The second confidence booster is to give your audience what you want them to give to you. This is all about your energy. If you want them to smile at you, smile at them. If you want them to engage with you, engage with them. Drop the formal wall between you. Walk into the crowd if the logistics allow for it (A caveat to this: if you are presenting in a large, professionally lit general session, stay on the stage in the lighting provided by the AV company, and don’t complain about the light in your eyes. Adapt to the grand scale of that level of presenting.)
If you want them to adore you, then, you guessed it – adore them first. Compliment them. Encourage them. Bring them with you and your content. Even the most serious topics benefit from a passionate and compassionate presenter.
Remember, when you take the microphone, you are the most powerful person in the room. Your audience wants to follow you, so lead them. If you don’t, they will disengage. Conserve your energy, because it takes less effort to lead them out of the gate, rather than waiting for them to give you permission.
Give Them What They Want
Your audience wants to know what’s in it for them to exchange their time and attention. Although you know what you want them to know, be aware they might want to know something else first. What is that? Keep the audience’s perspective front and center at all times.
This is the essence of brand loyalty. We are loyal to the brands that see us, know us, understand us, and serve us in the way we want to be served. Your audience is always your customer for the duration of your time on stage.
For example, many executive presentations are about asking (or demanding) the audience sell more, or embrace change, or adopt a new technology/product/process. That’s natural and important for them to speak about. However, it will fall on deaf (or defensive) ears if they fail to also communicate the benefit to the audience for doing the things they are asked. Perhaps the change will provide additional income opportunities? Or maybe the new technology will make them more productive? Whatever it is, tell your audience what’s in it for them more than once during your presentation.
Don’t Wear Your Pajamas to The Board Meeting
Personal branding is partly about how you sound, and it is partly about how you look. Unfortunately, I know too many presenters (myself included) who are overly sensitive about their physical appearance when they take the stage. Although it’s great if you are in the best physical shape of your life, your body shape is the least important aspect of your presentation appearance. Here’s what is the most important, in order:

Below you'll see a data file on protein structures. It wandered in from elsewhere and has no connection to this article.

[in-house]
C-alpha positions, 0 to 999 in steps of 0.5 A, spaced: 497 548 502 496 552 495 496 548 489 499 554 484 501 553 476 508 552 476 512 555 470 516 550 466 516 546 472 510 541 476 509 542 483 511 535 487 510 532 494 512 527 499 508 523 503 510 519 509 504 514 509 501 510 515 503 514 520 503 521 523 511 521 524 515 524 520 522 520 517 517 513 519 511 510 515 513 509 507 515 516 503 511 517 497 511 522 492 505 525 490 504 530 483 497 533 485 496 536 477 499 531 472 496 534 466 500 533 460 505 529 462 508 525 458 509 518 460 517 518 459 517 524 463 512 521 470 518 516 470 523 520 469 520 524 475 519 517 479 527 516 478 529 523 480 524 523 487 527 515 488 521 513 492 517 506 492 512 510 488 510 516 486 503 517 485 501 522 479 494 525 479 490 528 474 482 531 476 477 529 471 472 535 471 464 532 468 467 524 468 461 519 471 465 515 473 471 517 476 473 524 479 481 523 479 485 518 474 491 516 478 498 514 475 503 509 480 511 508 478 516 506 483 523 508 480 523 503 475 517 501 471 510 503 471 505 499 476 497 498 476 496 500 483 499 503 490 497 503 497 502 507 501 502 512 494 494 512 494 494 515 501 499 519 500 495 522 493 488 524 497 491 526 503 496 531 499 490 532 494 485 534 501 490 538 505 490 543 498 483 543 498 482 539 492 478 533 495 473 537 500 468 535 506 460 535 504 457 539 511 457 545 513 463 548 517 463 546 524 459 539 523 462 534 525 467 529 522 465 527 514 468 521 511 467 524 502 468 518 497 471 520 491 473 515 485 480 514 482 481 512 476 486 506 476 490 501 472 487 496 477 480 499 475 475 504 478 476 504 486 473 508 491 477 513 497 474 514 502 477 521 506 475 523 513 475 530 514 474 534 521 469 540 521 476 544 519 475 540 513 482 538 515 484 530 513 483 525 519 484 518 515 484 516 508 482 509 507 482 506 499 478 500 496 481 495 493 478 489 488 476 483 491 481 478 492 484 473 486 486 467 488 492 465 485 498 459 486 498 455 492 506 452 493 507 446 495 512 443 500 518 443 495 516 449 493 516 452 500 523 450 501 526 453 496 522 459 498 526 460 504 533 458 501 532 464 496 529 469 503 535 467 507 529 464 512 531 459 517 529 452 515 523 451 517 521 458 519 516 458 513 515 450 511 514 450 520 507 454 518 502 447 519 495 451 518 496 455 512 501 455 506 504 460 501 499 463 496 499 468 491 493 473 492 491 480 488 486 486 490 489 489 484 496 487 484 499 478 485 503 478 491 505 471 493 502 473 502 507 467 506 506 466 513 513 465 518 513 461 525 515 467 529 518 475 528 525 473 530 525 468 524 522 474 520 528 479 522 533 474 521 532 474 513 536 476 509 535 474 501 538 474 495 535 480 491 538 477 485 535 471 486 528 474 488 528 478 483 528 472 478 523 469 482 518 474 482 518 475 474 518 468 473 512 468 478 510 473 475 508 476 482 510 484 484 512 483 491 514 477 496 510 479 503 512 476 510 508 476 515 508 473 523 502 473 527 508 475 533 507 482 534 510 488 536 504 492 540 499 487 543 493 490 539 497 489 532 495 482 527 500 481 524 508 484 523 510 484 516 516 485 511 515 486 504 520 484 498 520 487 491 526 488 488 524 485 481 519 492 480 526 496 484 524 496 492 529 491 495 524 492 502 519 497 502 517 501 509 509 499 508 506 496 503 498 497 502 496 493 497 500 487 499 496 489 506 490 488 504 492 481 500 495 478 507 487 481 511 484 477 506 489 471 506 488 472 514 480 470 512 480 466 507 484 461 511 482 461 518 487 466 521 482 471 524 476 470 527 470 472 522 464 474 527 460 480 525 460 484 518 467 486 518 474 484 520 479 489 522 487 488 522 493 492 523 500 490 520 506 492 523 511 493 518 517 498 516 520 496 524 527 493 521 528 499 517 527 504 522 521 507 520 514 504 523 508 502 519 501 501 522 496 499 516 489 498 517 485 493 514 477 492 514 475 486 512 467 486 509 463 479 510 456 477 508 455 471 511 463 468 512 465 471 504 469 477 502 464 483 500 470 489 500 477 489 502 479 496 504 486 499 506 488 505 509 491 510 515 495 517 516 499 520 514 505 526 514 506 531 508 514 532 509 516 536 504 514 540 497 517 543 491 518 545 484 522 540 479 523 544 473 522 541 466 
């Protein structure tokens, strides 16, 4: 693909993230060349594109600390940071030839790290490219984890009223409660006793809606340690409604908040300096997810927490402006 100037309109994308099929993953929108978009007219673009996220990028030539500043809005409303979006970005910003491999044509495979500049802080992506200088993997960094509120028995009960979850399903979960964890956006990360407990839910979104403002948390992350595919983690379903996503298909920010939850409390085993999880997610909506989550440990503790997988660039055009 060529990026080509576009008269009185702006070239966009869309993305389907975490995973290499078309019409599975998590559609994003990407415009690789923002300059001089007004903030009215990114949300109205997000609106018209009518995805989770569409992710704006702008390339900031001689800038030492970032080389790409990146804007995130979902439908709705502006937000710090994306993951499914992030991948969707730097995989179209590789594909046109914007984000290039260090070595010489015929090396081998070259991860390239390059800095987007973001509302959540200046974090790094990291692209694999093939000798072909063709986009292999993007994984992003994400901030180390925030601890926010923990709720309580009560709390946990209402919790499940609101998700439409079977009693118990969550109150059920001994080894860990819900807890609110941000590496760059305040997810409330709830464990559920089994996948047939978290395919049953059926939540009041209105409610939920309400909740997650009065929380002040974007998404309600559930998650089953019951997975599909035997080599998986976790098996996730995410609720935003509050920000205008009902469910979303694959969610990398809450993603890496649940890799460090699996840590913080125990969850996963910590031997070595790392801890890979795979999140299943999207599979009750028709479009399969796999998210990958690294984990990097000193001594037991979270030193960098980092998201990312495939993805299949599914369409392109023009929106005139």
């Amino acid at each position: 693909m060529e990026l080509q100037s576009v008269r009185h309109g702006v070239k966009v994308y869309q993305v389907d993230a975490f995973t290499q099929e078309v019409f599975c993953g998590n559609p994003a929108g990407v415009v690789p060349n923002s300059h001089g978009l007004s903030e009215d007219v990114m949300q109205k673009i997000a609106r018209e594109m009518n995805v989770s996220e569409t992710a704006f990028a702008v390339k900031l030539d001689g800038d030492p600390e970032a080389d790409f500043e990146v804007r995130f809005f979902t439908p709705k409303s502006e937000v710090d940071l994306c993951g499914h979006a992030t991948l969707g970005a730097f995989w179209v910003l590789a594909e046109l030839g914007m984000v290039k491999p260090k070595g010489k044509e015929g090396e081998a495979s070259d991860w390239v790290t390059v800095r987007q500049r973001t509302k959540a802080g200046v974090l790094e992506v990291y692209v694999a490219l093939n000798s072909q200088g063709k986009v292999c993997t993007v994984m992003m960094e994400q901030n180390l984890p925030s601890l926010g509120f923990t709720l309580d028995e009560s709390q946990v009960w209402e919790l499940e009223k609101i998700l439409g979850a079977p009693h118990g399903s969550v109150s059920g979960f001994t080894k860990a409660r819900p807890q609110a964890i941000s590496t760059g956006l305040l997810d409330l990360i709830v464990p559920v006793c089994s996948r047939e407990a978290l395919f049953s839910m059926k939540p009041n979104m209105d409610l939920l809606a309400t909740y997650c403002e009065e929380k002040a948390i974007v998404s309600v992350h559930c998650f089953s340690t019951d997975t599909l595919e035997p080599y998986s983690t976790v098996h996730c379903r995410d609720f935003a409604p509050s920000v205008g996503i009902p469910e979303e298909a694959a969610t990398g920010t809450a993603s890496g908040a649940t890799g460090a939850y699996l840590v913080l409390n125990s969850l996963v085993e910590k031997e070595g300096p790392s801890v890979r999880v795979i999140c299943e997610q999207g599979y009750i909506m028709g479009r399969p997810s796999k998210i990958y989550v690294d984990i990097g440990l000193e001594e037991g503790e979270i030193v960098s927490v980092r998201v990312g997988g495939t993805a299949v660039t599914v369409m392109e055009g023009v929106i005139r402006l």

Your outfit needs to reflect the group’s general attire, at its dressiest. This shows respect, and connection simultaneously.
Your clothes need to fit well, be comfortable, and not distract from your content with too much pattern or contrast. (blue and red are both great colors to wear when presenting)
Use confident body language, even if you aren’t feeling it. When you adopt the confident stance, your brain begins to believe you actually are. Some examples are:
stand in one spot as you share one idea, then move to another spot for the next idea
speak slowly and give yourself pauses
gesture with your hands
make eye contact
lean towards the audience as you deliver key ideas.
For goodness sake – if you are using slides, make them look amazing! Don't slap something together on the plane or the night before. Bad clipart will never be funny or attractive. Multi-colored fonts are painful to look at. Also, not only is it illegal to grab images belonging to others off the internet, it is also likely to be poor quality. There are countless free stock imagery sites. Use them. And be aware about what your audience does with tiny text – they try to read it, then tune out if they can’t. If they can, they stop listening to you in order to read it! Keep your slides few and very visual. I could write an entire blog on slide design (and probably will in the near future) – but your slides are part of your outfit, and your brand appearance.
With these presenting tips, you can make a powerful presentation you feel confident about. However, if you want help with the details, such as developing your signature talk, designing killer slide graphics that deliver top tier professionalism, or feel the need for a coach to help you refine and present confidently in any situation, set up a complimentary discovery session for yourself. You are worth it.